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Category Archives: why_bologna
Among Bologna’s famous nicknames, “la grassa” refers to its rich and varied cuisine, which can be enjoyed in the numerous restaurants and trattorie, and in the traditional markets and food shops lining the medieval streets of the city. Culinary tradition is an integral part of the region’s identity, and Bologna boasts some of the best-known Italian dishes as its own: lasagne, tortellini, tagliatelle, and the famous meat ragù are all proudly Bolognese. Cured meats and aged cheeses welcome the visitors to the ancient delis in the Quadrilatero, the old market area near Piazza Maggiore. Local produce is also for sale every Saturday at the Slow Food farmers’ market (Mercato della Terra) near the Cineteca.… Continue reading
Bologna has an extraordinary artistic and historical heritage which can be enjoyed throughout the city. Aside from its treasure-filled churches, Bologna’s world-renowned Pinacoteca Nazionale is home to some of the greatest Renaissance and Baroque masterpieces in the country, including works by Raphael, Lavinia Fontana, the Carracci, Guido Reni, Guercino, and many others. The ECCo course Renaissance and Early Baroque Art in Bologna: From Vitale da Bologna to Domenichino and Guido Reni takes students out of the classroom and into the churches, palaces and museums to investigate Bologna’s key role in the art world between the fourteenth and the seventeenth centuries.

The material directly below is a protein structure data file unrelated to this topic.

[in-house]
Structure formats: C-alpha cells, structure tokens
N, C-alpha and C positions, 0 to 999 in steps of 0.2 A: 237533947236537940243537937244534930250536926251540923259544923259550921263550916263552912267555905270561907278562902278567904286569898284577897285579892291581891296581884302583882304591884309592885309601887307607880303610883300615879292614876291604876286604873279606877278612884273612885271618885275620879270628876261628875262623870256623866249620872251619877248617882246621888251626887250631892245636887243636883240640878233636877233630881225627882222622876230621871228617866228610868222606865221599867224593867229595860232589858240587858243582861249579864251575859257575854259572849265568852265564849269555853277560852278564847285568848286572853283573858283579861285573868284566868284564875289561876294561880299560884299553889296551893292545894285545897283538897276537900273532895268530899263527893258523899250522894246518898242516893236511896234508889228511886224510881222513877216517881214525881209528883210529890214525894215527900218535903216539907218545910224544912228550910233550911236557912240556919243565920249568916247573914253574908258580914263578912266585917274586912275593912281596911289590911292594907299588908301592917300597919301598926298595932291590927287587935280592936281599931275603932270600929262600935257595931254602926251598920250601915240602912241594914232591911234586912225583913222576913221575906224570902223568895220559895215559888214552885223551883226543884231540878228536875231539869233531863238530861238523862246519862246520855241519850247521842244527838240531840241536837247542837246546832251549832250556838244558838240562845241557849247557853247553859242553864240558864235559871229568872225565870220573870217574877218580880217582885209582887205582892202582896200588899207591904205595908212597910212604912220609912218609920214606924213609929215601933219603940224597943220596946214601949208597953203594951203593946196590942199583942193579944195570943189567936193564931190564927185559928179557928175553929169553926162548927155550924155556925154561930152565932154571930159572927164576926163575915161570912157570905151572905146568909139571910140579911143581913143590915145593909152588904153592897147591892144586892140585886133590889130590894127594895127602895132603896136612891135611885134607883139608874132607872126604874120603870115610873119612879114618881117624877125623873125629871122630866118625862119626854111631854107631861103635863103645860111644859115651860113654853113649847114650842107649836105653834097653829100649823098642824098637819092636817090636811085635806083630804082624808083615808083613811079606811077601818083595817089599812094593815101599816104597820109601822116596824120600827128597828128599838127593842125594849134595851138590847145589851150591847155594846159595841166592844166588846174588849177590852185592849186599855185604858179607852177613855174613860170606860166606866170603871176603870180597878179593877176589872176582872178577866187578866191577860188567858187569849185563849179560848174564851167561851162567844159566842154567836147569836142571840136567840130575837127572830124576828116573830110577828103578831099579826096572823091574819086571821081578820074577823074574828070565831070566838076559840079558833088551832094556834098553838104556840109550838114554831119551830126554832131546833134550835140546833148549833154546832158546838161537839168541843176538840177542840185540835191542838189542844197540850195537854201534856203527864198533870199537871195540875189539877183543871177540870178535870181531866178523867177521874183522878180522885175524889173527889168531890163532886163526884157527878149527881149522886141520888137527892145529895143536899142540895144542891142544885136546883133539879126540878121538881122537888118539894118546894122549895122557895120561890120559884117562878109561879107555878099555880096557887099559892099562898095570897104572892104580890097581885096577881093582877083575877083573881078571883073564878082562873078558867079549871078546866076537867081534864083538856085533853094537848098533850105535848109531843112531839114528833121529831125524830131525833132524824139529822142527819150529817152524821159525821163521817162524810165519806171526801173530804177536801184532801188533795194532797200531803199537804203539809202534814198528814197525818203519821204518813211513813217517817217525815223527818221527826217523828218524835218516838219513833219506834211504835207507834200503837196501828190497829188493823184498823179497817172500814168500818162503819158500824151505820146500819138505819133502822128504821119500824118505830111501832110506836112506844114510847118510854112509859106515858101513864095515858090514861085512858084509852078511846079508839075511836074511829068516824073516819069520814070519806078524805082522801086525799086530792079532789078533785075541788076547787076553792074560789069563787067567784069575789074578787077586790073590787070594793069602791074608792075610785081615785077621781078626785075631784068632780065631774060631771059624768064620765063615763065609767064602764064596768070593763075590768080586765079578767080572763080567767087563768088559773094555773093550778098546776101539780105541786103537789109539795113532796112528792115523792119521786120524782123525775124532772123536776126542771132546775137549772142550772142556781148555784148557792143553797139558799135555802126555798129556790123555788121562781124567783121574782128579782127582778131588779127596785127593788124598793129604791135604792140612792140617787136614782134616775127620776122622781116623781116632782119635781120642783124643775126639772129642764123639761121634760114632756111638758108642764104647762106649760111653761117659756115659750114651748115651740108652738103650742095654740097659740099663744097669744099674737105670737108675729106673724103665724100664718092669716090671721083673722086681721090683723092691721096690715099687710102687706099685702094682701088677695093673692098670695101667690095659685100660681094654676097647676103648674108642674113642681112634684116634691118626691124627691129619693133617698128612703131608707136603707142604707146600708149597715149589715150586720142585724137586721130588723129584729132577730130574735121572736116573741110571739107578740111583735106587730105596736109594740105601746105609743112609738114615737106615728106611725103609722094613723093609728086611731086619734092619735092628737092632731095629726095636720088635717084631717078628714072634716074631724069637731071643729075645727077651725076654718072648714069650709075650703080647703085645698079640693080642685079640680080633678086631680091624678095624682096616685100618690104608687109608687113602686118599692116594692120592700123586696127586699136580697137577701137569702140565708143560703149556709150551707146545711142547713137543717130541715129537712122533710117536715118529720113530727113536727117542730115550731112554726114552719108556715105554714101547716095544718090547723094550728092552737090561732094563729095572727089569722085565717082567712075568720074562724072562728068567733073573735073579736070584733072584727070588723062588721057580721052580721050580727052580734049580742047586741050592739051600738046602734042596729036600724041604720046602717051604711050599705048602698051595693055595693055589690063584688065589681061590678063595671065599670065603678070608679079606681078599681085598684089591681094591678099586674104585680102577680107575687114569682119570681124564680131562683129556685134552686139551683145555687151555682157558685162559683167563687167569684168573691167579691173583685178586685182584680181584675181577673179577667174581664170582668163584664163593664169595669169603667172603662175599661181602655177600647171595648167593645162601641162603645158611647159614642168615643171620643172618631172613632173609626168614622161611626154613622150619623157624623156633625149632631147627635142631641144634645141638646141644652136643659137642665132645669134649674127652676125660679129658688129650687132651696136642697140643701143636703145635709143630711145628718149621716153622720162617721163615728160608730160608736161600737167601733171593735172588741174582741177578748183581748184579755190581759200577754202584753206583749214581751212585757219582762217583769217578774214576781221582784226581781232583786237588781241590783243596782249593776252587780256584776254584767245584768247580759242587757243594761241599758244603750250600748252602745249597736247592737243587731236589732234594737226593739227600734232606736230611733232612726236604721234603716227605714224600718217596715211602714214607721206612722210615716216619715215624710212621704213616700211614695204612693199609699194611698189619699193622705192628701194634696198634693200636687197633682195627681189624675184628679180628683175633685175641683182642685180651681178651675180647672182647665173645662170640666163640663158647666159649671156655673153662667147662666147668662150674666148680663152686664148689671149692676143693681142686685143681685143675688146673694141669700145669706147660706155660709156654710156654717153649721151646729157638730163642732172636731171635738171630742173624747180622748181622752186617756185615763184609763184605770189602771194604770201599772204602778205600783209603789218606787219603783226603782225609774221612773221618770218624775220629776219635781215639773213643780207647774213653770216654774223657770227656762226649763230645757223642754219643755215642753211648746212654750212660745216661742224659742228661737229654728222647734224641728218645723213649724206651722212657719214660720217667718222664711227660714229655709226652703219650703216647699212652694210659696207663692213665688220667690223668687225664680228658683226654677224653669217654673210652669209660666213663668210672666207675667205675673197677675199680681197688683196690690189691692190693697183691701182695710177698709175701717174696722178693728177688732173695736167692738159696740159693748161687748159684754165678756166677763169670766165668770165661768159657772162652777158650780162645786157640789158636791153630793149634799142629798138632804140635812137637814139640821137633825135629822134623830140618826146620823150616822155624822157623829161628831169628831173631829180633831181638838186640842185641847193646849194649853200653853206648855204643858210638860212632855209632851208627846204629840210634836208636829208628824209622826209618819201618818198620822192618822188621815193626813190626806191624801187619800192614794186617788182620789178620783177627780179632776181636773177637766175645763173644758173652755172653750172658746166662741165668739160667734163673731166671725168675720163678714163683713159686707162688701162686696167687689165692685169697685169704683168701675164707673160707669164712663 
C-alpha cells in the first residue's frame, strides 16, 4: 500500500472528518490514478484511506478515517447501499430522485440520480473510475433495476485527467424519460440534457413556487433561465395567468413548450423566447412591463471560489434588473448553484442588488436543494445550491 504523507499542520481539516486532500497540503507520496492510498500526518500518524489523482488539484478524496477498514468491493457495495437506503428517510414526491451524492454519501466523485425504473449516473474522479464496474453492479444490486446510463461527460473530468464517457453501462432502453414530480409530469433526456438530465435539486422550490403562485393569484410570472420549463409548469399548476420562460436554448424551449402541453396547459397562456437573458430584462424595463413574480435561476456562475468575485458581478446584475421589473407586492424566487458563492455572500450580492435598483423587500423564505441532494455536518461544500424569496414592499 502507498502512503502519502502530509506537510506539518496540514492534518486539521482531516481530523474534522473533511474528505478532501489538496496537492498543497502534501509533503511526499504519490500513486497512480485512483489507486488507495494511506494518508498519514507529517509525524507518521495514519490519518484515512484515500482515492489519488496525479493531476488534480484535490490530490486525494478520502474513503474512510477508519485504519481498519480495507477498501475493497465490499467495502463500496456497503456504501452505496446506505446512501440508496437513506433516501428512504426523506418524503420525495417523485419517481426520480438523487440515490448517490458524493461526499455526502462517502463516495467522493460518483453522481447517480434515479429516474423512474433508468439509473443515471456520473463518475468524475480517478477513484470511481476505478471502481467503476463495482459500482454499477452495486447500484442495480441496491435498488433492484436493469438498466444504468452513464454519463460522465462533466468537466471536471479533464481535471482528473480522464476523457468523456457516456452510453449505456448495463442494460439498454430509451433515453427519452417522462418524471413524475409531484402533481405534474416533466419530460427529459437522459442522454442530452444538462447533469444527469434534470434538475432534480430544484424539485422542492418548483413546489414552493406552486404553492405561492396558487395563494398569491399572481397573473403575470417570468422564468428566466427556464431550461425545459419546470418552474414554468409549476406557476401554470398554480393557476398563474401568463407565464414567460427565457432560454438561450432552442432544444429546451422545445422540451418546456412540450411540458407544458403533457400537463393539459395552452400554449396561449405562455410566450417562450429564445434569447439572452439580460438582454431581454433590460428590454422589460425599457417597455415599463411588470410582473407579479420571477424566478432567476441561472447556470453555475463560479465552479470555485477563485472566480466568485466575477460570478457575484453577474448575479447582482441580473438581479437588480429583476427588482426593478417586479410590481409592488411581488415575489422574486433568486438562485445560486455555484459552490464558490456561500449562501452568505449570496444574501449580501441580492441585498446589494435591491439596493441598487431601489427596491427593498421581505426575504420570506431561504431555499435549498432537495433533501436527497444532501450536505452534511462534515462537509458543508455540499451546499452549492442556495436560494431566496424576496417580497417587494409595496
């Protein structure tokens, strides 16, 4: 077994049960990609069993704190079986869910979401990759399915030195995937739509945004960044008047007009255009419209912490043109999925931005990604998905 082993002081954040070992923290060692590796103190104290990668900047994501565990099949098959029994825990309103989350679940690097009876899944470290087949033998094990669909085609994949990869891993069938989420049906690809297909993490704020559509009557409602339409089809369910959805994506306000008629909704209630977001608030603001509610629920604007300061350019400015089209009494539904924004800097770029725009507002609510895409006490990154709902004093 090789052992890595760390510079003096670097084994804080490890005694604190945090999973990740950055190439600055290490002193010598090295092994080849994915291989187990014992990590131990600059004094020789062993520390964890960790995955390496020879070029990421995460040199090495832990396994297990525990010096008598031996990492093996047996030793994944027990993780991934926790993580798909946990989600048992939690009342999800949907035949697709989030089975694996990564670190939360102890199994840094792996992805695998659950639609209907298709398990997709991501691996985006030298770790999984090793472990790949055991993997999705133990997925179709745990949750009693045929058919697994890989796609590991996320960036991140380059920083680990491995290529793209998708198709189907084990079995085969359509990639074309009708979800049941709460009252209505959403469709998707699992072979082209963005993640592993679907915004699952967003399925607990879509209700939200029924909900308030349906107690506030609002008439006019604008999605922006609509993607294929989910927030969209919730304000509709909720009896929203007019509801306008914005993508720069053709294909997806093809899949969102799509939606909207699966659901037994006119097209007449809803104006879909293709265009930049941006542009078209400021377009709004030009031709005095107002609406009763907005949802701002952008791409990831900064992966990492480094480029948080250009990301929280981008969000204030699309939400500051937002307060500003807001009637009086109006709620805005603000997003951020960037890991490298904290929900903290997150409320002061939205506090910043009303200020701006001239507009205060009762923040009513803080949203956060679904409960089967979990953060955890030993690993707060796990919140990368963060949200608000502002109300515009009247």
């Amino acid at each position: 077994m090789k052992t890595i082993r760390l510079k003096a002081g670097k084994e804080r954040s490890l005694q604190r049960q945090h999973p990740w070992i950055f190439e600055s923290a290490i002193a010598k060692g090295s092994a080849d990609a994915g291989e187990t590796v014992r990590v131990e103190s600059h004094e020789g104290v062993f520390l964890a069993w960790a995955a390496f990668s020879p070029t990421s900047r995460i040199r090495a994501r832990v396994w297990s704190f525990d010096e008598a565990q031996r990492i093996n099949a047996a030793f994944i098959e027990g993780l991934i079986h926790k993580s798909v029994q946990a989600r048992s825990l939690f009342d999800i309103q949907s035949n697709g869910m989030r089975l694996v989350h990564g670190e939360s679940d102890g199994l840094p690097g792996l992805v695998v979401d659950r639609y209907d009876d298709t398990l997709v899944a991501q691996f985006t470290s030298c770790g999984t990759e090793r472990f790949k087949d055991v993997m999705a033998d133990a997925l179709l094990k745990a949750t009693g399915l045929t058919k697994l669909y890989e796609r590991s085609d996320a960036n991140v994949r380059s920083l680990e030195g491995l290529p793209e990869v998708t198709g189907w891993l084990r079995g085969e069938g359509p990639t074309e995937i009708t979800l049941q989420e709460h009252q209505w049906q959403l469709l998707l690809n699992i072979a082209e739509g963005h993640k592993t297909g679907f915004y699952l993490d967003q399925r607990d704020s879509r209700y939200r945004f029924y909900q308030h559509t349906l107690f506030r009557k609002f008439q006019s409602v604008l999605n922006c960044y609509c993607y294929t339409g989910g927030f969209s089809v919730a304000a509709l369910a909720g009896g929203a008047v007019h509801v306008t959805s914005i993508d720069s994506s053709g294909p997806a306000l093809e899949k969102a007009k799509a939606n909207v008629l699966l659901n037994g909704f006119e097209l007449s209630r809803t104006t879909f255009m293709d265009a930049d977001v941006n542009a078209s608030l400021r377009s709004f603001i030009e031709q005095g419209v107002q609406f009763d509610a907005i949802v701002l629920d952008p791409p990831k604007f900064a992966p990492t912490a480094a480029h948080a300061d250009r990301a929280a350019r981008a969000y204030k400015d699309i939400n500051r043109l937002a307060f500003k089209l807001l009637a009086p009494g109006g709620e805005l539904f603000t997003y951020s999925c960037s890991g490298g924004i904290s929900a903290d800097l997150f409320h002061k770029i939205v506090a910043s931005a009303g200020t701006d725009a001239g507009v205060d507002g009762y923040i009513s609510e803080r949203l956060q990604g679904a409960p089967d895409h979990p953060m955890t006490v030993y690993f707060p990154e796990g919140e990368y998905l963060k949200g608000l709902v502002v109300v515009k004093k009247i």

Bologna is home to a world-renowned institution devoted to the promotion, study and preservation of film, the Cineteca di Bologna. Its Cinema Lumière screens a huge selection of movies throughout the year, with a rich program that features independent movies, rarities, classics, animated and silent films (sometimes with live music). Next to the theatre is the Renzo Renzi library which boasts a collection of 38,000 books, 1,100 international and Italian film journals from the Silent Era to the present, 18,000 audiovisual materials, 200,000 movie posters and more than 1,500,000 photographs. [The catalogue of its books and journals is available online, along with that of the audiovisual materials.] The library also holds the Charlie Chaplin archive project, which contains the personal and professional archive of the great director.… Continue reading